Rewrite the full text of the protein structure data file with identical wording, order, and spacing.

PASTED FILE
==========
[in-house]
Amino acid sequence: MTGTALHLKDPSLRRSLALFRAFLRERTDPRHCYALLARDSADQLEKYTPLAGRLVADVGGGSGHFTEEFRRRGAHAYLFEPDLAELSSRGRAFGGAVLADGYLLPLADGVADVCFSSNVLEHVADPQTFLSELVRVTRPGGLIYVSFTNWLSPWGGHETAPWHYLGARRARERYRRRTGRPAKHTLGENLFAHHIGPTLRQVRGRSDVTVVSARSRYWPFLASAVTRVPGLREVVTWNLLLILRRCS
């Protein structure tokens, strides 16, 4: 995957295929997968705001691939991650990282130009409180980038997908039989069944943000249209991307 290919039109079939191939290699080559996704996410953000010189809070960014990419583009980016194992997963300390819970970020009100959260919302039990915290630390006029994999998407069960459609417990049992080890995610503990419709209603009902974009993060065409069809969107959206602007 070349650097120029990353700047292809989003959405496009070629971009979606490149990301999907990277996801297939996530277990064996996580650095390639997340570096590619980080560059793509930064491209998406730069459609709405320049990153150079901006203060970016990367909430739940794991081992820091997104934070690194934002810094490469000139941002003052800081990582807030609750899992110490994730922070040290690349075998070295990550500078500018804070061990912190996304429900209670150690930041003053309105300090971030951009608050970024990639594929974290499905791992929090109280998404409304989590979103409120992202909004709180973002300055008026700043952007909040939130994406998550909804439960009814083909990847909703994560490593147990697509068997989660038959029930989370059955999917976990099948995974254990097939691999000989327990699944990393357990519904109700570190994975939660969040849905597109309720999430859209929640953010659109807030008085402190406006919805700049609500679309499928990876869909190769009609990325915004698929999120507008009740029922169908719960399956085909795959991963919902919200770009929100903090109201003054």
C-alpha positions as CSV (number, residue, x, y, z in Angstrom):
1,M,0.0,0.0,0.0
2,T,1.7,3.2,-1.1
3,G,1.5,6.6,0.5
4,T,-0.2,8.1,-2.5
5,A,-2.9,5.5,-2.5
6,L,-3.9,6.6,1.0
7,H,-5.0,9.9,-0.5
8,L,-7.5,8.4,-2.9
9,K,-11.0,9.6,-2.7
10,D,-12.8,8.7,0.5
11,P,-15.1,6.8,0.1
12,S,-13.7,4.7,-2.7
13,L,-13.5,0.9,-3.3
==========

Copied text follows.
[in-house]
Amino acid sequence: MTGTALHLKDPSLRRSLALFRAFLRERTDPRHCYALLARDSADQLEKYTPLAGRLVADVGGGSGHFTEEFRRRGAHAYLFEPDLAELSSRGRAFGGAVLADGYLLPLADGVADVCFSSNVLEHVADPQTFLSELVRVTRPGGLIYVSFTNWLSPWGGHETAPWHYLGARRARERYRRRTGRPAKHTLGENLFAHHIGPTLRQVRGRSDVTVVSARSRYWPFLASAVTRVPGLREVVTWNLLLILRRCS
């Protein structure tokens, strides 16, 4: 995957295929997968705001691939991650990282130009409180980038997908039989069944943000249209991307 290919039109079939191939290699080559996704996410953000010189809070960014990419583009980016194992997963300390819970970020009100959260919302039990915290630390006029994999998407069960459609417990049992080890995610503990419709209603009902974009993060065409069809969107959206602007 070349650097120029990353700047292809989003959405496009070629971009979606490149990301999907990277996801297939996530277990064996996580650095390639997340570096590619980080560059793509930064491209998406730069459609709405320049990153150079901006203060970016990367909430739940794991081992820091997104934070690194934002810094490469000139941002003052800081990582807030609750899992110490994730922070040290690349075998070295990550500078500018804070061990912190996304429900209670150690930041003053309105300090971030951009608050970024990639594929974290499905791992929090109280998404409304989590979103409120992202909004709180973002300055008026700043952007909040939130994406998550909804439960009814083909990847909703994560490593147990697509068997989660038959029930989370059955999917976990099948995974254990097939691999000989327990699944990393357990519904109700570190994975939660969040849905597109309720999430859209929640953010659109807030008085402190406006919805700049609500679309499928990876869909190769009609990325915004698929999120507008009740029922169908719960399956085909795959991963919902919200770009929100903090109201003054």
C-alpha positions as CSV (number, residue, x, y, z in Angstrom):
1,M,0.0,0.0,0.0
2,T,1.7,3.2,-1.1
3,G,1.5,6.6,0.5
4,T,-0.2,8.1,-2.5
5,A,-2.9,5.5,-2.5
6,L,-3.9,6.6,1.0
7,H,-5.0,9.9,-0.5
8,L,-7.5,8.4,-2.9
9,K,-11.0,9.6,-2.7
10,D,-12.8,8.7,0.5
11,P,-15.1,6.8,0.1
12,S,-13.7,4.7,-2.7
13,L,-13.5,0.9,-3.3